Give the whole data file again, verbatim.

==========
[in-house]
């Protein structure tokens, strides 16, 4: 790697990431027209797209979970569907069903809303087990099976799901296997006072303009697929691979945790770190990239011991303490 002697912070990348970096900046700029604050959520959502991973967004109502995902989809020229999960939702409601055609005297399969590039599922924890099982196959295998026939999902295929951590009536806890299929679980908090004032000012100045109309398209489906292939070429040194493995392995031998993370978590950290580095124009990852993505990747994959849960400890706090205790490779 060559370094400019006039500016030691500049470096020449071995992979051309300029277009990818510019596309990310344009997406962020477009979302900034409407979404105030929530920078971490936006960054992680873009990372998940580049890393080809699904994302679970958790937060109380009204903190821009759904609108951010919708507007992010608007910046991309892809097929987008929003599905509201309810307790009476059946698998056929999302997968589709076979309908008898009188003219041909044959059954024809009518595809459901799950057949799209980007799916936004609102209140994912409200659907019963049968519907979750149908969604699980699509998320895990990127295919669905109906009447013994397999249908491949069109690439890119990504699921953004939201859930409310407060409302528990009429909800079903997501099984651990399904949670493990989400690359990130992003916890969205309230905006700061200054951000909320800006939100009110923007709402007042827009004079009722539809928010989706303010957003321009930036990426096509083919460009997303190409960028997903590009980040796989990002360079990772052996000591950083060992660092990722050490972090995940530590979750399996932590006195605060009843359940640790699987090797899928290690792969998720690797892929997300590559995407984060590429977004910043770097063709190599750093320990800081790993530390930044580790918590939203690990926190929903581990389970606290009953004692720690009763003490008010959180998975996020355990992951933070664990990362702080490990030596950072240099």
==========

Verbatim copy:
[in-house]
């Protein structure tokens, strides 16, 4: 790697990431027209797209979970569907069903809303087990099976799901296997006072303009697929691979945790770190990239011991303490 002697912070990348970096900046700029604050959520959502991973967004109502995902989809020229999960939702409601055609005297399969590039599922924890099982196959295998026939999902295929951590009536806890299929679980908090004032000012100045109309398209489906292939070429040194493995392995031998993370978590950290580095124009990852993505990747994959849960400890706090205790490779 060559370094400019006039500016030691500049470096020449071995992979051309300029277009990818510019596309990310344009997406962020477009979302900034409407979404105030929530920078971490936006960054992680873009990372998940580049890393080809699904994302679970958790937060109380009204903190821009759904609108951010919708507007992010608007910046991309892809097929987008929003599905509201309810307790009476059946698998056929999302997968589709076979309908008898009188003219041909044959059954024809009518595809459901799950057949799209980007799916936004609102209140994912409200659907019963049968519907979750149908969604699980699509998320895990990127295919669905109906009447013994397999249908491949069109690439890119990504699921953004939201859930409310407060409302528990009429909800079903997501099984651990399904949670493990989400690359990130992003916890969205309230905006700061200054951000909320800006939100009110923007709402007042827009004079009722539809928010989706303010957003321009930036990426096509083919460009997303190409960028997903590009980040796989990002360079990772052996000591950083060992660092990722050490972090995940530590979750399996932590006195605060009843359940640790699987090797899928290690792969998720690797892929997300590559995407984060590429977004910043770097063709190599750093320990800081790993530390930044580790918590939203690990926190929903581990389970606290009953004692720690009763003490008010959180998975996020355990992951933070664990990362702080490990030596950072240099």